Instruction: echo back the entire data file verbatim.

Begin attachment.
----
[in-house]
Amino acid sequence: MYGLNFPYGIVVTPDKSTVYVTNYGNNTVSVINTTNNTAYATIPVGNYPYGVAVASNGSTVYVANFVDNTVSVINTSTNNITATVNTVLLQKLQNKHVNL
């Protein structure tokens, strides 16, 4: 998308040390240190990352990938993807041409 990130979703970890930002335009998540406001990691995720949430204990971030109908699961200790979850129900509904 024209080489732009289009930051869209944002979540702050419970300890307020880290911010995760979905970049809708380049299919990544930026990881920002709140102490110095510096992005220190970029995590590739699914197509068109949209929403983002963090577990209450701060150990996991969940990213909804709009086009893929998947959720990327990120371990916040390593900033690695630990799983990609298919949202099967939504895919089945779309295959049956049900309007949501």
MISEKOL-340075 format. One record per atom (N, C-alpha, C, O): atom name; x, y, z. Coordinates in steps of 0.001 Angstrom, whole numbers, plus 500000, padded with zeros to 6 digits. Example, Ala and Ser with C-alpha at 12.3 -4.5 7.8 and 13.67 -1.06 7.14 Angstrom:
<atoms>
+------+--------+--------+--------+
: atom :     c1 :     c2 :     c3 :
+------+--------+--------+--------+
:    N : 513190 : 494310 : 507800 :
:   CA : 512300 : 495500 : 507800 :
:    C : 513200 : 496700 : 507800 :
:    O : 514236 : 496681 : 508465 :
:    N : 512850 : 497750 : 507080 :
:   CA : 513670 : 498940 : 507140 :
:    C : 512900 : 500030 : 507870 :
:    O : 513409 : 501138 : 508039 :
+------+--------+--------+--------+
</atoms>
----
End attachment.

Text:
[in-house]
Amino acid sequence: MYGLNFPYGIVVTPDKSTVYVTNYGNNTVSVINTTNNTAYATIPVGNYPYGVAVASNGSTVYVANFVDNTVSVINTSTNNITATVNTVLLQKLQNKHVNL
């Protein structure tokens, strides 16, 4: 998308040390240190990352990938993807041409 990130979703970890930002335009998540406001990691995720949430204990971030109908699961200790979850129900509904 024209080489732009289009930051869209944002979540702050419970300890307020880290911010995760979905970049809708380049299919990544930026990881920002709140102490110095510096992005220190970029995590590739699914197509068109949209929403983002963090577990209450701060150990996991969940990213909804709009086009893929998947959720990327990120371990916040390593900033690695630990799983990609298919949202099967939504895919089945779309295959049956049900309007949501």
MISEKOL-340075 format. One record per atom (N, C-alpha, C, O): atom name; x, y, z. Coordinates in steps of 0.001 Angstrom, whole numbers, plus 500000, padded with zeros to 6 digits. Example, Ala and Ser with C-alpha at 12.3 -4.5 7.8 and 13.67 -1.06 7.14 Angstrom:
<atoms>
+------+--------+--------+--------+
: atom :     c1 :     c2 :     c3 :
+------+--------+--------+--------+
:    N : 513190 : 494310 : 507800 :
:   CA : 512300 : 495500 : 507800 :
:    C : 513200 : 496700 : 507800 :
:    O : 514236 : 496681 : 508465 :
:    N : 512850 : 497750 : 507080 :
:   CA : 513670 : 498940 : 507140 :
:    C : 512900 : 500030 : 507870 :
:    O : 513409 : 501138 : 508039 :
+------+--------+--------+--------+
</atoms>